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Last Updated on June 19, 2019, by eNotes Editorial. Word Count: 438

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I would suggest that one of Thucydides's primary themes is the transient nature of both political power and of success in war and peace, regardless of the good intentions of the leaders of a state.

To Thucydides, the Athens of Pericles was a model for the successful state. He quotes Pericles extensively while at the same time describing the unraveling of the Athenian cause and the tragic developments in the conflict with Sparta. His account of the plague that struck Athens, perhaps more than any other part of his History, expresses the theme of not only transience but also one of the randomness and unpredictability of human affairs. Unlike other writers of antiquity, he doesn't describe a plague as an action of the gods to punish an unjust people. Nor is it, of course, anything that human action could have prevented. This brings us to an additional theme, a kind of self-referential one for Thucydides: the fact of the limitations on any historian's ability to provide explanations for occurrences. He acknowledges that

As to the question of how it [the plague] could first have come about or what causes can be found adequate to explain its powerful effects on nature, I must leave that to be considered by other writers, with or without medical experience. [p. 123 of Penguin Classics ed., trans. Rex Warner]

Thucydides also expresses an idea which is a corollary of the themes of impermanent political glory and the random nature of human success or failure. This is that no matter how admirable or successful a leader has been, the population will turn on him if the situation changes and things are not going well. In Book 2, chapter 6, he states that after the second invasion by the Peloponnesians there was a change in the attitude of the Athenians, and they now began to blame Pericles for having persuaded them to go to war.

With all these individual points considered, we can quote the translator Rex Warner's summary of the main thrust of the entire History:

He shows us how on the Athenian side, as the war proceeds, the claim to exercise power over others, which at one time might have been represented as 'just' or at least 'noble', has, through the mere logic of events, to be expressed with the most brutal cynicism. Yet his belief in the fact and in the ideal of the Athens of Pericles never wavers. [Penguin Classics ed., p. 6]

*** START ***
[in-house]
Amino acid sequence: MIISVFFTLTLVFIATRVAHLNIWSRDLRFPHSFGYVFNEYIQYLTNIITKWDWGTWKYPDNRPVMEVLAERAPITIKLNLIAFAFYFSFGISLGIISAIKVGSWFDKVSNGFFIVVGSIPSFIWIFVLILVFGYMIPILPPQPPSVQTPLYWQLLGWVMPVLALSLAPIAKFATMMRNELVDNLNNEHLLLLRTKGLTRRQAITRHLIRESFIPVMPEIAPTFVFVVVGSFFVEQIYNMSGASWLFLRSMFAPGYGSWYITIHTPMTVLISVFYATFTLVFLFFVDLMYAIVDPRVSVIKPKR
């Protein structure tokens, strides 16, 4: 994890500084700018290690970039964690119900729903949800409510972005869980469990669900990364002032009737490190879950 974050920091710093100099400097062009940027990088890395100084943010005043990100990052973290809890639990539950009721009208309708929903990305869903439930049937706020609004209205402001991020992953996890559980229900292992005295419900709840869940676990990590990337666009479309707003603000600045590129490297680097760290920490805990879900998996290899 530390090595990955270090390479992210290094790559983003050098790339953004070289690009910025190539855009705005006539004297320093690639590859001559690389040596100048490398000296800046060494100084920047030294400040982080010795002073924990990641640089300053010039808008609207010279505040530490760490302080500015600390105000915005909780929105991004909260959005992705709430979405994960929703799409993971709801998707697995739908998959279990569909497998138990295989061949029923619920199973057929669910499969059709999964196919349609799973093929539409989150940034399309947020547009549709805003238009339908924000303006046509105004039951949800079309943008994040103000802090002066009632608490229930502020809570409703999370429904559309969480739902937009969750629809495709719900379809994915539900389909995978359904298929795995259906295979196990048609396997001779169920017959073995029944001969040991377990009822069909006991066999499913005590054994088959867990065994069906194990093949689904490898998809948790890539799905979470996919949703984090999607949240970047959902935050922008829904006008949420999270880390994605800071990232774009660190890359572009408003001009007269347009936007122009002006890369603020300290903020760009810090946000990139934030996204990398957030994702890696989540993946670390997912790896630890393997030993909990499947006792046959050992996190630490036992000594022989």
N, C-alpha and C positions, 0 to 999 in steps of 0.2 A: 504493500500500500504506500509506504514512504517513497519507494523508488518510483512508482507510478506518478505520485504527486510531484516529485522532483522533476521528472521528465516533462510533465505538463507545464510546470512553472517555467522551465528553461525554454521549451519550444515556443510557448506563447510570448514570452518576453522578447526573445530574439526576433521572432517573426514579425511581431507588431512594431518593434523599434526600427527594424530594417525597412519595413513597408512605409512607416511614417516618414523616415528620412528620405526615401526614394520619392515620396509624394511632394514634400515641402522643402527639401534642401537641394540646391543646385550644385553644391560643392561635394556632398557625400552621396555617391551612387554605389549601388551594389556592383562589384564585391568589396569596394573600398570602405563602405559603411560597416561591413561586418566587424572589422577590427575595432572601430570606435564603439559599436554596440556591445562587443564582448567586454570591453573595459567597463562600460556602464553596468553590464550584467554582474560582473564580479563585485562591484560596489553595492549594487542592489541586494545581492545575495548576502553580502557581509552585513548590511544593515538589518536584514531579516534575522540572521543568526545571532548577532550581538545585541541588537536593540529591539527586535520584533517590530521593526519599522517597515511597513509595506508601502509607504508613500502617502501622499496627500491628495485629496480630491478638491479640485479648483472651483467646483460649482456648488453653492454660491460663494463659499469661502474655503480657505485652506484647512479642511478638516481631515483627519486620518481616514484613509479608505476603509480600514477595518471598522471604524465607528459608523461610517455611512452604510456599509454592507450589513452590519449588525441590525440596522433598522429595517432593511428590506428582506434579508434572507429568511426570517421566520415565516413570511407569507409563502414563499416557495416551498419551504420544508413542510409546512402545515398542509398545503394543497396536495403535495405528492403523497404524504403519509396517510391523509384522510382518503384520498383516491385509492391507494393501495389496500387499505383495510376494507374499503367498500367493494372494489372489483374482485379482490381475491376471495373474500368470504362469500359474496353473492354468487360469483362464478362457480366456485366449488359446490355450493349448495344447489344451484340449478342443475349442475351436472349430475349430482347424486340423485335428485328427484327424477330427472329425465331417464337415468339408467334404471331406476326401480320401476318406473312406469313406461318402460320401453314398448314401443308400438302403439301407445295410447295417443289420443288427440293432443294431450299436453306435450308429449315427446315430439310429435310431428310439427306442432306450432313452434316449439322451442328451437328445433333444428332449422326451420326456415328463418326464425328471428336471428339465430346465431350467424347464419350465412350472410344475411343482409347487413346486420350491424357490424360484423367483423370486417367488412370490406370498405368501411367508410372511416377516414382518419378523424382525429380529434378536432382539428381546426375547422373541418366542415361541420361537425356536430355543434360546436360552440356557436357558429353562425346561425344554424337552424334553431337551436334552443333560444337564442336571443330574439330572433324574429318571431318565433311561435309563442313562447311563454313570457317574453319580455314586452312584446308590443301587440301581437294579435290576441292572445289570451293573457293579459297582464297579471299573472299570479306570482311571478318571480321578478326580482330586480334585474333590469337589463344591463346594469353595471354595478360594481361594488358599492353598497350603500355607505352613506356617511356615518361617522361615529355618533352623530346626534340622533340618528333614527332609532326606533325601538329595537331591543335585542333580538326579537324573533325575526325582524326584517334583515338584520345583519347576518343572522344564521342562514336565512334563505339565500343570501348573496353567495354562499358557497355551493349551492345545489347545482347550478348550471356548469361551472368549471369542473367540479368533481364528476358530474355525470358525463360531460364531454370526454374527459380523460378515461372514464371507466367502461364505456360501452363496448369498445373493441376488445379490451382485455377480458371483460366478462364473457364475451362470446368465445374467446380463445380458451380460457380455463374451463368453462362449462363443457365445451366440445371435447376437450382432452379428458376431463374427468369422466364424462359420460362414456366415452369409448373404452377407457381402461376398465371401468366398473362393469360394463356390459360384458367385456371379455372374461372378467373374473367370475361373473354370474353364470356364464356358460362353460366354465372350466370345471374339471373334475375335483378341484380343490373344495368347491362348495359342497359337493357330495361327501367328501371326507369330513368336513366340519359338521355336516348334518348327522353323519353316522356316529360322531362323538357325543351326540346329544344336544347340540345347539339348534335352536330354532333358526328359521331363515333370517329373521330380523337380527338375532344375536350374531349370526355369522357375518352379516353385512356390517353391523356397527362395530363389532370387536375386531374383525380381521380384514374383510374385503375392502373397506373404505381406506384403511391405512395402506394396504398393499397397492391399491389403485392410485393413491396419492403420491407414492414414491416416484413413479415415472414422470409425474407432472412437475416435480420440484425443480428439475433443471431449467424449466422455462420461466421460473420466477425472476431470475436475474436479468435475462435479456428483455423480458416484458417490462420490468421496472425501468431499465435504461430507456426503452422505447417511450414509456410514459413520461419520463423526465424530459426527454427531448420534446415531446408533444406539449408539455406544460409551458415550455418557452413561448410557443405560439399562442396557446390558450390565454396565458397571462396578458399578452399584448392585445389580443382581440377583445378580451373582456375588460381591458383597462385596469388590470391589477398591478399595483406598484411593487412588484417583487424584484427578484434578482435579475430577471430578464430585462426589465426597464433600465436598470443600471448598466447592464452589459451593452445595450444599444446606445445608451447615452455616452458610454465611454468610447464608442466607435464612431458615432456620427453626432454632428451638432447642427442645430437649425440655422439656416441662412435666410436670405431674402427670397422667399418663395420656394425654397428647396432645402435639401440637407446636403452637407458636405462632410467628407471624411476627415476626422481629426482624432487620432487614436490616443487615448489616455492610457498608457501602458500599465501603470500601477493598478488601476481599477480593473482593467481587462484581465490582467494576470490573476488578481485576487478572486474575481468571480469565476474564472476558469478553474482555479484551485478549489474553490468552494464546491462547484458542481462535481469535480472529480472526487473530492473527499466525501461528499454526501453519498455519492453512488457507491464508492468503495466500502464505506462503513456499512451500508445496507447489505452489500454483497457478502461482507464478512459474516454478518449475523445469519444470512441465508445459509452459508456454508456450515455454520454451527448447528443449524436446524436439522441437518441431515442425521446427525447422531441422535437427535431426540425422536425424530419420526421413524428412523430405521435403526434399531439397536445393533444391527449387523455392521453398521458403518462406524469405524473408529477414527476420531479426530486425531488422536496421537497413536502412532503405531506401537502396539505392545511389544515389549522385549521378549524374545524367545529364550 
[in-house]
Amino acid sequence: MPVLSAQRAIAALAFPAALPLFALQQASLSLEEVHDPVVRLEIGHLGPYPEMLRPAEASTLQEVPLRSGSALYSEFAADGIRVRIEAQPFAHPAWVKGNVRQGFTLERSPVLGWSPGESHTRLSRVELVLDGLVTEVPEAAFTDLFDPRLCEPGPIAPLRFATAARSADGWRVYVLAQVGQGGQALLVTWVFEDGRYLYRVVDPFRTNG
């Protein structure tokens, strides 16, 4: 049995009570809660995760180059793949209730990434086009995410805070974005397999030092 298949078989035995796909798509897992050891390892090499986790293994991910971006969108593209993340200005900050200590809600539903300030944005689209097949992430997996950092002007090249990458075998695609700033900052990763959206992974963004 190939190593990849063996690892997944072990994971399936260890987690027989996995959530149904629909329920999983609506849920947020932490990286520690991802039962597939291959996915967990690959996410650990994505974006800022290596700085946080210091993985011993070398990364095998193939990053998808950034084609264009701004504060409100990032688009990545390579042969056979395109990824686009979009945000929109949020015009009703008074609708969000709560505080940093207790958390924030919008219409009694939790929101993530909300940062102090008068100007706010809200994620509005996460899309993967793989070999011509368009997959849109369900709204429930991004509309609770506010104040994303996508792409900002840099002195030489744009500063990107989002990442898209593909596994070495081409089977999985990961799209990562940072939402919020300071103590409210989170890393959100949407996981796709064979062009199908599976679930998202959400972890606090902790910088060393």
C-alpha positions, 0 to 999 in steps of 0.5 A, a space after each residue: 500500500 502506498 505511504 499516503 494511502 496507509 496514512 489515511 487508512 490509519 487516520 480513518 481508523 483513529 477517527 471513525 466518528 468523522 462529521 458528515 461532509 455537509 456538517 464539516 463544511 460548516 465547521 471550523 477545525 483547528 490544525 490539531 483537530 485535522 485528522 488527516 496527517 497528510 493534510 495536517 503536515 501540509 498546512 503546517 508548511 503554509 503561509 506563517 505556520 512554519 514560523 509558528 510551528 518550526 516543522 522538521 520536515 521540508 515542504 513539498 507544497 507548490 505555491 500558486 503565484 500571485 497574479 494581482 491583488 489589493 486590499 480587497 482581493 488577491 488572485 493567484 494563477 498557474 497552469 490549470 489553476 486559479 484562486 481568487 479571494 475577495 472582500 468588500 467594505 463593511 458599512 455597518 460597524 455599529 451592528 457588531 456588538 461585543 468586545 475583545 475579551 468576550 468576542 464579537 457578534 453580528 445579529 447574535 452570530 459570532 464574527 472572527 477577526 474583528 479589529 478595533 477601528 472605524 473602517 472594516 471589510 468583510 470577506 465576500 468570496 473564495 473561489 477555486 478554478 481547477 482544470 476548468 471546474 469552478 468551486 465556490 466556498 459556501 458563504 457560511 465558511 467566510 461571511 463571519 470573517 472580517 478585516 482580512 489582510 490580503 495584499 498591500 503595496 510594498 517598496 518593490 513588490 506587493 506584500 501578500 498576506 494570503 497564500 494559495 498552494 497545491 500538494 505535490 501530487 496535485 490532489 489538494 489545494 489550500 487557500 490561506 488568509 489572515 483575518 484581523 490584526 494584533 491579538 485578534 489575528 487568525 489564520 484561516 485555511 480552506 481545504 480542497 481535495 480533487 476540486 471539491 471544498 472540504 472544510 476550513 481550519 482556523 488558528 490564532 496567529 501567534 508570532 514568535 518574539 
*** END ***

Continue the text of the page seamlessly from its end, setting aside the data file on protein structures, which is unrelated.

This can then be seen as an ultimate theme of the History: that an ideal must still be believed in regardless of the changes and misfortunes overtaking a nation or a state.


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Last Updated on June 19, 2019, by eNotes Editorial. Word Count: 273

The History of the Peloponnesian War narrates a chronological history of armed conflict that happened between the city-states of Athens and Sparta from 431 to 404 BCE. Although the author Thucydides was Athenian, he works hard to tell an unbiased history of this war. One of the main themes he explores in his work is the question of power. Specifically, Thucydides questions the nature of power and abuse of power. Athens and Sparta were at the height of their respective power during this conflict. Athens, specifically, had set a policy of expanding power. When exploring the treatment of the Melians, inhabitants of a colony of Sparta, Thucydides remarks that “Right, as the world goes, is only in question between equals in power, while the strong do what they can and the weak suffer what they must.” Athens, particularly, executed a policy of imperial expansion during this time. The Athenian government believed it their right to expand the boundaries of the state; as the quote states, the "strong do what they can." It is ironic that both states were weakened by the conflict, opening the door for the conquering of all of Greece by Phillip II of Macedon in 371 BCE.

Another theme Thucydides explores is the consequences of human actions and decisions. His retelling of the war focuses specifically on the human element. His work shows how decisions by individuals caused events to develop rather than presenting the events in isolation. He uses speeches within the narration of the history as a way to investigate and develop the theme. The speeches provide opinionated commentary of the events, something he attempts to avoid in his own chronology.